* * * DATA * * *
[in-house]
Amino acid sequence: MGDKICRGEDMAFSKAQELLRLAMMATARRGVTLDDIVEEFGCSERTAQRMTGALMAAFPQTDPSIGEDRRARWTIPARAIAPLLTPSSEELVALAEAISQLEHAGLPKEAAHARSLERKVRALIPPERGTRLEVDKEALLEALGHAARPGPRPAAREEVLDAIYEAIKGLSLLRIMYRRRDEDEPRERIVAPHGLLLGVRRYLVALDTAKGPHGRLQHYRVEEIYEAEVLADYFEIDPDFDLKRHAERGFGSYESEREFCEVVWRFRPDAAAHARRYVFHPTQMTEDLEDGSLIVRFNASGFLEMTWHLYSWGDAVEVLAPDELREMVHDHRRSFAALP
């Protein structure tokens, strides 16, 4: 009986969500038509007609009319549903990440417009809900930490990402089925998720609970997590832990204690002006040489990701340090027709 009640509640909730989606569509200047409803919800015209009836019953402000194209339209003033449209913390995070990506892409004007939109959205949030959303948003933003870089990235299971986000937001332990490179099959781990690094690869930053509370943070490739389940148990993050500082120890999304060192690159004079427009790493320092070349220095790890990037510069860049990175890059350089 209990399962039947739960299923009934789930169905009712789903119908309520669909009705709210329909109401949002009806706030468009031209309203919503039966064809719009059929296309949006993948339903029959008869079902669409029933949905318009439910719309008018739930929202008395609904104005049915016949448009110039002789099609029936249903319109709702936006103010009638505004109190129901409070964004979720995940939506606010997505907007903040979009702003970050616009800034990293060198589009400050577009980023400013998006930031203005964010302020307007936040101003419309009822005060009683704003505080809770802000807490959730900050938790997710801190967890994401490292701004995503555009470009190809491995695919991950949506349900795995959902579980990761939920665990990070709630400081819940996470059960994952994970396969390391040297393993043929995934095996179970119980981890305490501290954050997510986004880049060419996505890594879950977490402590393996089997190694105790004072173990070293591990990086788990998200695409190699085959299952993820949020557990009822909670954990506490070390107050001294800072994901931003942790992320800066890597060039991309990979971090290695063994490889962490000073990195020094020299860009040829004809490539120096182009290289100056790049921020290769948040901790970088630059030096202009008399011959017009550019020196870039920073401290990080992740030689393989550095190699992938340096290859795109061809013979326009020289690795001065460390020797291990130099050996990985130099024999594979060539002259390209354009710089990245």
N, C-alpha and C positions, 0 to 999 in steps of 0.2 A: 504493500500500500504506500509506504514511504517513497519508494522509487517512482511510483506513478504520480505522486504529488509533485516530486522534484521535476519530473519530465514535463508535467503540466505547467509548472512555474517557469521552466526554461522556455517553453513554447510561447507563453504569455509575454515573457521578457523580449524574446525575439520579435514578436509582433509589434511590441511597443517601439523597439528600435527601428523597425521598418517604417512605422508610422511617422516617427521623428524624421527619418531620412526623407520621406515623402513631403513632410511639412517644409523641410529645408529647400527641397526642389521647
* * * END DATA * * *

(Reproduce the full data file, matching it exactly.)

[in-house]
Amino acid sequence: MGDKICRGEDMAFSKAQELLRLAMMATARRGVTLDDIVEEFGCSERTAQRMTGALMAAFPQTDPSIGEDRRARWTIPARAIAPLLTPSSEELVALAEAISQLEHAGLPKEAAHARSLERKVRALIPPERGTRLEVDKEALLEALGHAARPGPRPAAREEVLDAIYEAIKGLSLLRIMYRRRDEDEPRERIVAPHGLLLGVRRYLVALDTAKGPHGRLQHYRVEEIYEAEVLADYFEIDPDFDLKRHAERGFGSYESEREFCEVVWRFRPDAAAHARRYVFHPTQMTEDLEDGSLIVRFNASGFLEMTWHLYSWGDAVEVLAPDELREMVHDHRRSFAALP
């Protein structure tokens, strides 16, 4: 009986969500038509007609009319549903990440417009809900930490990402089925998720609970997590832990204690002006040489990701340090027709 009640509640909730989606569509200047409803919800015209009836019953402000194209339209003033449209913390995070990506892409004007939109959205949030959303948003933003870089990235299971986000937001332990490179099959781990690094690869930053509370943070490739389940148990993050500082120890999304060192690159004079427009790493320092070349220095790890990037510069860049990175890059350089 209990399962039947739960299923009934789930169905009712789903119908309520669909009705709210329909109401949002009806706030468009031209309203919503039966064809719009059929296309949006993948339903029959008869079902669409029933949905318009439910719309008018739930929202008395609904104005049915016949448009110039002789099609029936249903319109709702936006103010009638505004109190129901409070964004979720995940939506606010997505907007903040979009702003970050616009800034990293060198589009400050577009980023400013998006930031203005964010302020307007936040101003419309009822005060009683704003505080809770802000807490959730900050938790997710801190967890994401490292701004995503555009470009190809491995695919991950949506349900795995959902579980990761939920665990990070709630400081819940996470059960994952994970396969390391040297393993043929995934095996179970119980981890305490501290954050997510986004880049060419996505890594879950977490402590393996089997190694105790004072173990070293591990990086788990998200695409190699085959299952993820949020557990009822909670954990506490070390107050001294800072994901931003942790992320800066890597060039991309990979971090290695063994490889962490000073990195020094020299860009040829004809490539120096182009290289100056790049921020290769948040901790970088630059030096202009008399011959017009550019020196870039920073401290990080992740030689393989550095190699992938340096290859795109061809013979326009020289690795001065460390020797291990130099050996990985130099024999594979060539002259390209354009710089990245």
N, C-alpha and C positions, 0 to 999 in steps of 0.2 A: 504493500500500500504506500509506504514511504517513497519508494522509487517512482511510483506513478504520480505522486504529488509533485516530486522534484521535476519530473519530465514535463508535467503540466505547467509548472512555474517557469521552466526554461522556455517553453513554447510561447507563453504569455509575454515573457521578457523580449524574446525575439520579435514578436509582433509589434511590441511597443517601439523597439528600435527601428523597425521598418517604417512605422508610422511617422516617427521623428524624421527619418531620412526623407520621406515623402513631403513632410511639412517644409523641410529645408529647400527641397526642389521647